Posts Tagged ‘apple’

Old sci-fi story highlights gulf between foresight and vision

November 6, 2014 Leave a comment

Books on tvAs a book review, it doesn’t start well: I have forgotten the author’s name and the book’s title, and, to make it worse, I only ever read a sample chapter. In my defense, it was about 35 years ago during an English class in my secondary education middle years.

Here is what I remember.  Read more…



i-NespressoWith year-end and the festive season, many were busy buying gifts for their loved ones. Some chose to gift Nespresso machines and products from the Apple Store, fitting very well with the lifestyle of most these days – browsing the internet with a good cup of coffee in the comforts of their own home.

Musing over this, it struck me that fundamentally, the approaches taken by the marketing organizations of Apple and Nestle (Nespresso) to promote their products are quite similar: Read more…

“The world is moving from car ownership to car usership”

January 7, 2012 3 comments

A BBC News article provides a great insight into the revolution in the making that the car industry is about to go through. KPMG sums it up in their annual survey of the auomotive industry: “The world is moving from car ownership to car usership.” Arguably it will take longer than headline-grabbing statements suggest, not least because a large section of the consumer base still feels a strong emotional connection to the car they own or that they wish to own, but it is undeniably underway. Read more…

Taking away degrees of freedom to rekindle the innovative spirit

August 26, 2011 3 comments

“Necessity is the mother of invention.” Plato.

My son came back from a trip during which he broke a guitar string that he could not replace. He was actually delighted with the experience, having had to invent a different way of playing the instrument, discovering new harmonies. With one string missing, he had to work out the other to a whole new level. Read more…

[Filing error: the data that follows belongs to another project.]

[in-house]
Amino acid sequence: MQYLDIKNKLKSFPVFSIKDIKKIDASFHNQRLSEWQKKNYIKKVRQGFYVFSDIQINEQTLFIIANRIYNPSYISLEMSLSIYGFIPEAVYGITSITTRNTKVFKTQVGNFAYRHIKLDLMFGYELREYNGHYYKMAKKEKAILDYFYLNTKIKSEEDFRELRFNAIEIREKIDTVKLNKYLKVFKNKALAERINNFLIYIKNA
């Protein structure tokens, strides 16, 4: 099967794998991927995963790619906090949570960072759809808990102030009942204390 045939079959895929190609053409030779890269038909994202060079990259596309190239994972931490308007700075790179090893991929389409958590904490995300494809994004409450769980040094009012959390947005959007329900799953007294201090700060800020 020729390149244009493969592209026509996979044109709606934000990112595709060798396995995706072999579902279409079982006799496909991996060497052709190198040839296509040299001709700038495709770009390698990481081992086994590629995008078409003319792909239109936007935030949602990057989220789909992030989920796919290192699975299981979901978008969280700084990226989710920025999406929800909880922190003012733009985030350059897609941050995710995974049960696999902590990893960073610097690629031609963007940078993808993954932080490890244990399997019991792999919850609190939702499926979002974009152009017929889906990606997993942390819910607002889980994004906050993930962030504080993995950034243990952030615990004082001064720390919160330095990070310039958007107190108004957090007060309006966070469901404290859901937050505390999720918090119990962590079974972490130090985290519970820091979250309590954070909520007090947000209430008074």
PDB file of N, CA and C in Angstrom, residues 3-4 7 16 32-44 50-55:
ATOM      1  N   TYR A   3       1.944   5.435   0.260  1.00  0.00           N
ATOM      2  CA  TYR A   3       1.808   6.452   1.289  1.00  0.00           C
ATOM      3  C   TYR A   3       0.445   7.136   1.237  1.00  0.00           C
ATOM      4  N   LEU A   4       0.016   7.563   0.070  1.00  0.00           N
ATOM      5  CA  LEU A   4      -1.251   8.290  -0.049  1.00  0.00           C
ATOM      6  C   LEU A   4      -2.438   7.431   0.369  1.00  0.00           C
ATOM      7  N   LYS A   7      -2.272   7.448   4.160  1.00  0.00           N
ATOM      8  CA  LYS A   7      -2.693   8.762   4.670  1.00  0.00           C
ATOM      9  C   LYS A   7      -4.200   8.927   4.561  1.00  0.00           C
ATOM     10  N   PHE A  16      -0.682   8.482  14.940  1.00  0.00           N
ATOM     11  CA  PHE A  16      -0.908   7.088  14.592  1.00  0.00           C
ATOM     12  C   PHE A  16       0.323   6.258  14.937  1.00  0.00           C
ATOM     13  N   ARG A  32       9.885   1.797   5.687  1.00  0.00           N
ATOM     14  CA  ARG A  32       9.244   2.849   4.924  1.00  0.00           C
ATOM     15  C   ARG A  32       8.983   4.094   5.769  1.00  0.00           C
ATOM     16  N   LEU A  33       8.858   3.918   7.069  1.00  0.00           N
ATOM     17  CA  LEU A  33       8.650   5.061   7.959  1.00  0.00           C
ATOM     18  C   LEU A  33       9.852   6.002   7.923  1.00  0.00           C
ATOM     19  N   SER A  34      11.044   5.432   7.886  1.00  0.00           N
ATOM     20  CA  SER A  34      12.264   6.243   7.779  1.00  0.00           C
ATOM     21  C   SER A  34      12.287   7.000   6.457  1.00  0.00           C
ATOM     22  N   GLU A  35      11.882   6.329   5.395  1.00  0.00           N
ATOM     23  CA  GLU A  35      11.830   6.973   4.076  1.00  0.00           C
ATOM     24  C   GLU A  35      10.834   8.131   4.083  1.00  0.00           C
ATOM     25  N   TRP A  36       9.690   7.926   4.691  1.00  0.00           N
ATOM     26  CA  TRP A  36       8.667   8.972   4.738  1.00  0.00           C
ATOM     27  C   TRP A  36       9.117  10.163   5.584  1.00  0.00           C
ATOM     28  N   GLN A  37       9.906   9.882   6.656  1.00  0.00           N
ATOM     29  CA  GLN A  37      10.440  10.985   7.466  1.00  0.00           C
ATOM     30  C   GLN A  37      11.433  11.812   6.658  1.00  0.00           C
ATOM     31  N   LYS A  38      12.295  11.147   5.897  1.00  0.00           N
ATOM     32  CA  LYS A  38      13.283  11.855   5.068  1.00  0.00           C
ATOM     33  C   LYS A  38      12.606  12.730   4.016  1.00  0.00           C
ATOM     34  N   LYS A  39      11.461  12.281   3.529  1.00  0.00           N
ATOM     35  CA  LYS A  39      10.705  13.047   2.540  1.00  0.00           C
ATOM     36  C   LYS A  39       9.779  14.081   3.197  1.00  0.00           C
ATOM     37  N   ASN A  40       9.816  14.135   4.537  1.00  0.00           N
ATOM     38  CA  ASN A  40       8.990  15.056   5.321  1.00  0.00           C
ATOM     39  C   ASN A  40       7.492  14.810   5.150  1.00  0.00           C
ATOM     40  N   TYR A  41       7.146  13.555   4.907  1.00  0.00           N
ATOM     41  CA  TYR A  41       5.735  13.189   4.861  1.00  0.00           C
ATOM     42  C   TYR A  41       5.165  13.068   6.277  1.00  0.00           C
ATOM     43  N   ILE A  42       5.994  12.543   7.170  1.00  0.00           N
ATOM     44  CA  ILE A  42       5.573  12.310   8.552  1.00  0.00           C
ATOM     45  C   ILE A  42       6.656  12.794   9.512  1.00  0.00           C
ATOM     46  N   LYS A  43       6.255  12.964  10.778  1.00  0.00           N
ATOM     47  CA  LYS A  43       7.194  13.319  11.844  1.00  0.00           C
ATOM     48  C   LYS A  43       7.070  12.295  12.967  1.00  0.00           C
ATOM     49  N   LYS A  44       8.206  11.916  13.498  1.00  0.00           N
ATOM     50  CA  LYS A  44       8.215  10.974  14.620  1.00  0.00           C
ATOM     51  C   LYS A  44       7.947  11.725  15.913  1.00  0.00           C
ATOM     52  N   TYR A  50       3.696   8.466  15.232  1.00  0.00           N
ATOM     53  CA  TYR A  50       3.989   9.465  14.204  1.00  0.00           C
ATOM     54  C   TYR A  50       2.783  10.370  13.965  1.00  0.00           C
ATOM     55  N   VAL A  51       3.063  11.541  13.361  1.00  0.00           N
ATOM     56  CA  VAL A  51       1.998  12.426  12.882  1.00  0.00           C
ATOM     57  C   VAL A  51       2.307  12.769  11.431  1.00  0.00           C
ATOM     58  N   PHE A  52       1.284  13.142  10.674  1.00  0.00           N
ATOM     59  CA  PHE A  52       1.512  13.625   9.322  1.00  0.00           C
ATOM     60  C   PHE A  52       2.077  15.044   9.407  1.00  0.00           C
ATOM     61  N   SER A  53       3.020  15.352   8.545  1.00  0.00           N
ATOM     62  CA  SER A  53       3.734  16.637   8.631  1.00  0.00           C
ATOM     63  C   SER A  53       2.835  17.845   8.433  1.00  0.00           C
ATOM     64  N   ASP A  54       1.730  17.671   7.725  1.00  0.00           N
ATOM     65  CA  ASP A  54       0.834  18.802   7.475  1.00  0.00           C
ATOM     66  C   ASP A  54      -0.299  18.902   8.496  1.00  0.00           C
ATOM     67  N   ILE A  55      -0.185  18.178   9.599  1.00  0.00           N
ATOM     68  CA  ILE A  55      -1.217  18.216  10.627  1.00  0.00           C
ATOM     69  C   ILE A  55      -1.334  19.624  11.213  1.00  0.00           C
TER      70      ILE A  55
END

Right-or-Wrong is the enemy of innovation

November 13, 2010 1 comment

I have long been fascinated by Iman Wilkens’ groundbreaking book Where Troy once stood, which argues that the city of Troy was located in England, and that the Trojan War was waged by Celts from the continent who, at the end of the Bronze Age, had run short of tin (an essential component in the manufacturing of bronze) and intended to get their hands on tin from Cornwall in Britain. In support of his theory, Wilkens has been able to match a number of topographical features (river names, mountains, coast lines, etc.) with the description that Homer makes of the landscapes of Iliad and Odyssee. Furthermore he has been able to – at long last – make sense of Odysseus sea voyages. By contrast, the dominant theory, which places Troy in Asia Minor, does not offer a single shred of evidence to support itself, Read more…

In martial art fashion, iPed exploites iPad obessive defense to attack

The iPed has just been released.  I first thought it was a typo, but it’s not: the iPed is a Chinese copycat of the iPad, going as far as picking one of the few vowels left by Apple to comically copy the name of its californian rival. It would be easy to dismiss it as a cheap imitation (and at $150 v $500, cheaper it is indeed) that will only appeal to second-class customers. But the iPed brings something radically different: it is open source. Read more…

Amazon’s next move: making the Kindle open source?

March 11, 2010 1 comment

Independent research boutique ChangeWave surveyed 3,171 consumers and found that, amongst respondents planning to buy an e-book reader in the next 90 days, a towering 40% favour Apple’s iPad, with Amazon’s Kindle attracting only 28%. While the marked preference for the iPad may be temporarily over-inflated by the hype surrounding its launch, there is no doubt that Apple’s entry in this market is a threat to Amazon. What should Amazon ‘s next move be? Read more…